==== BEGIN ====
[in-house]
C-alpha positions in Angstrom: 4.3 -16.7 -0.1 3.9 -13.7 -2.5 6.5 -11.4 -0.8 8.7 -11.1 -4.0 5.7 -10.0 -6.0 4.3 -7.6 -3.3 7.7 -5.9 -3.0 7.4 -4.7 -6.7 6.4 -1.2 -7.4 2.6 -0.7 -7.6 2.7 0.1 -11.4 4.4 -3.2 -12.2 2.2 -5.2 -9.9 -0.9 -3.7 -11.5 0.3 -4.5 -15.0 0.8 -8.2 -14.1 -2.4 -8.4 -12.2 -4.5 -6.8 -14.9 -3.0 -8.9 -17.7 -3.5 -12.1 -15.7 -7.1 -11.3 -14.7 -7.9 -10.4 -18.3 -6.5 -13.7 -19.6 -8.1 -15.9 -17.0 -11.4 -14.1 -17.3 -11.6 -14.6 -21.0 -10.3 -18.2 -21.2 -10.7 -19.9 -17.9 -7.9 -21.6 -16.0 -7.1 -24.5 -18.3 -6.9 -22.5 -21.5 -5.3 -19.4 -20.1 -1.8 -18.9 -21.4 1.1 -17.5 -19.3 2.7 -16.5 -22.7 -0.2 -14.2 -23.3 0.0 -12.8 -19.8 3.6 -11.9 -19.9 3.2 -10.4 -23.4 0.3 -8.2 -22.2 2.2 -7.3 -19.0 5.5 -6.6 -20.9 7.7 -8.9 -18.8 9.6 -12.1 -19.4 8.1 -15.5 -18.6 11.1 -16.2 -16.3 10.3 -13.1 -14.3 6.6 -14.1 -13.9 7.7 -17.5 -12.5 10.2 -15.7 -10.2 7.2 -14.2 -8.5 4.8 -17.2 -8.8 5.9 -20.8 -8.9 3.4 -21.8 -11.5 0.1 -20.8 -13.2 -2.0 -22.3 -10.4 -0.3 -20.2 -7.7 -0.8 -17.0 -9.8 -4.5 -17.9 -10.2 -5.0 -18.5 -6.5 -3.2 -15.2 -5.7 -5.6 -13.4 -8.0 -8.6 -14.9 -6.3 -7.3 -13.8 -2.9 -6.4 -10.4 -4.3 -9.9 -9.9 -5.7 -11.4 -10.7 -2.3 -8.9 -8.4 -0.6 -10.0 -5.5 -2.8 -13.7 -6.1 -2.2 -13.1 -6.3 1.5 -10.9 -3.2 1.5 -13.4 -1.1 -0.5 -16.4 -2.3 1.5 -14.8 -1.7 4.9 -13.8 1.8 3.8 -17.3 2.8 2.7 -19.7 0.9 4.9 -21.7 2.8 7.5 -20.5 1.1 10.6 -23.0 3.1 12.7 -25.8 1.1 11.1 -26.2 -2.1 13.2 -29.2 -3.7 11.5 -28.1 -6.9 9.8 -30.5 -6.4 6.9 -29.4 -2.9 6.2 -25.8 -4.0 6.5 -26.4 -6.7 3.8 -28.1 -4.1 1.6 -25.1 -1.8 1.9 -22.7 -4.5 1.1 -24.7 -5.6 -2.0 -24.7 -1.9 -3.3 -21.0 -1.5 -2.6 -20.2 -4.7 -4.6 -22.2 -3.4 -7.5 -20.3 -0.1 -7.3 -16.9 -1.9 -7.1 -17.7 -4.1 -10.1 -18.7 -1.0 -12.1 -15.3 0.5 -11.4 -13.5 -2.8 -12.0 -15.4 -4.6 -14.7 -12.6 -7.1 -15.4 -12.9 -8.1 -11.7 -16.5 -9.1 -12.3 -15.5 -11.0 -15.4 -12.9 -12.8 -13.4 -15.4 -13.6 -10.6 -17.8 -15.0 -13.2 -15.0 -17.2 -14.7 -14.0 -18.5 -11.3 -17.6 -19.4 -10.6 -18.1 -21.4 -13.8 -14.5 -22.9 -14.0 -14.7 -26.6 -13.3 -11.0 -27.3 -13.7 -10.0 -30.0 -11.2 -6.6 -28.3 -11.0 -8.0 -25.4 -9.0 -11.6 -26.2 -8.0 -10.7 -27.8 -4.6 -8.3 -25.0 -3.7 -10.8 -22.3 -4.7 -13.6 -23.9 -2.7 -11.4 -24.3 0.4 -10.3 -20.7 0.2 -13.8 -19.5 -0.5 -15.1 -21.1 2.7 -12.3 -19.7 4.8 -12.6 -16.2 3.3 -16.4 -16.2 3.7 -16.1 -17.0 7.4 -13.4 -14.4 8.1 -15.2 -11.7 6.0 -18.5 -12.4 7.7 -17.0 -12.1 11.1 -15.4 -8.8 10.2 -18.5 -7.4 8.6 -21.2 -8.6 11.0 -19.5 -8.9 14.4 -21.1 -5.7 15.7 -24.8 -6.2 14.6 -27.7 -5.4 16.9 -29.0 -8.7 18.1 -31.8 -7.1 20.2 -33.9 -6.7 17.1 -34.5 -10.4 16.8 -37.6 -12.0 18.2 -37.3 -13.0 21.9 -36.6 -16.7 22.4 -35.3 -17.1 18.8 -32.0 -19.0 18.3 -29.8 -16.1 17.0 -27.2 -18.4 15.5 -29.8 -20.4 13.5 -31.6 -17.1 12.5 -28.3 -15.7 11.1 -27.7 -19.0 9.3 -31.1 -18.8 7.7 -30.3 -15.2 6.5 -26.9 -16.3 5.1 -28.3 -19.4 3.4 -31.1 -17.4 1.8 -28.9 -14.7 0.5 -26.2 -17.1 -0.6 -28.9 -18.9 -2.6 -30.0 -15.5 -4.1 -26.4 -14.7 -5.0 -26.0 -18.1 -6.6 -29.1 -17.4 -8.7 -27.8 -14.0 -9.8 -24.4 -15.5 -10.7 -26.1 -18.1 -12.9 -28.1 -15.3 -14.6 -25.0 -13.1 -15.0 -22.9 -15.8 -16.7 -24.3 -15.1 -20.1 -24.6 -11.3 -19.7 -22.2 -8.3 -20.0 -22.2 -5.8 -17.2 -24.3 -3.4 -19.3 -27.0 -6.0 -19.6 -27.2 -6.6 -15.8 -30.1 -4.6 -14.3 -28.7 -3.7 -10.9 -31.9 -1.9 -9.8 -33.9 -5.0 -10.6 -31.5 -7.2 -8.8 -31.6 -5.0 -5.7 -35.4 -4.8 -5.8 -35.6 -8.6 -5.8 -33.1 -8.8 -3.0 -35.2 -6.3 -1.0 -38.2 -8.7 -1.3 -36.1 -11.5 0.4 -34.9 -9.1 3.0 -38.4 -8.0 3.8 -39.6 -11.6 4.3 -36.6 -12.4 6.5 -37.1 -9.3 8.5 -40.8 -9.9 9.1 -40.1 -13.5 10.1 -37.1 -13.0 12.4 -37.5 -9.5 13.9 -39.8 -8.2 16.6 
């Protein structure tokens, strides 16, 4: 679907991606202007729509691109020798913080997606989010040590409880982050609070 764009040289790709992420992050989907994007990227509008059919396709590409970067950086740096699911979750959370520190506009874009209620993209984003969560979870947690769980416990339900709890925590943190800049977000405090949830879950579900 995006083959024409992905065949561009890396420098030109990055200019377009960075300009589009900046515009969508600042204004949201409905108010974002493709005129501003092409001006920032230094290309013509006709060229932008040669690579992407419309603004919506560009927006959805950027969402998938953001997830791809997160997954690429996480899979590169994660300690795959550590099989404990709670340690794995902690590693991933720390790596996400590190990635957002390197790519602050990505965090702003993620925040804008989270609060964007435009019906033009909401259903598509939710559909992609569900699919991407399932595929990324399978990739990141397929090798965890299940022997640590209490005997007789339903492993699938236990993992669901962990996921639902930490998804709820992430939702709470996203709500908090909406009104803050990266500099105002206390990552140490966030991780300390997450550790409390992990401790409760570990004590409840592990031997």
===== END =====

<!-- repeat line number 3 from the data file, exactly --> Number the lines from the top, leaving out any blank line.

């Protein structure tokens, strides 16, 4: 679907991606202007729509691109020798913080997606989010040590409880982050609070 764009040289790709992420992050989907994007990227509008059919396709590409970067950086740096699911979750959370520190506009874009209620993209984003969560979870947690769980416990339900709890925590943190800049977000405090949830879950579900 995006083959024409992905065949561009890396420098030109990055200019377009960075300009589009900046515009969508600042204004949201409905108010974002493709005129501003092409001006920032230094290309013509006709060229932008040669690579992407419309603004919506560009927006959805950027969402998938953001997830791809997160997954690429996480899979590169994660300690795959550590099989404990709670340690794995902690590693991933720390790596996400590190990635957002390197790519602050990505965090702003993620925040804008989270609060964007435009019906033009909401259903598509939710559909992609569900699919991407399932595929990324399978990739990141397929090798965890299940022997640590209490005997007789339903492993699938236990993992669901962990996921639902930490998804709820992430939702709470996203709500908090909406009104803050990266500099105002206390990552140490966030991780300390997450550790409390992990401790409760570990004590409840592990031997």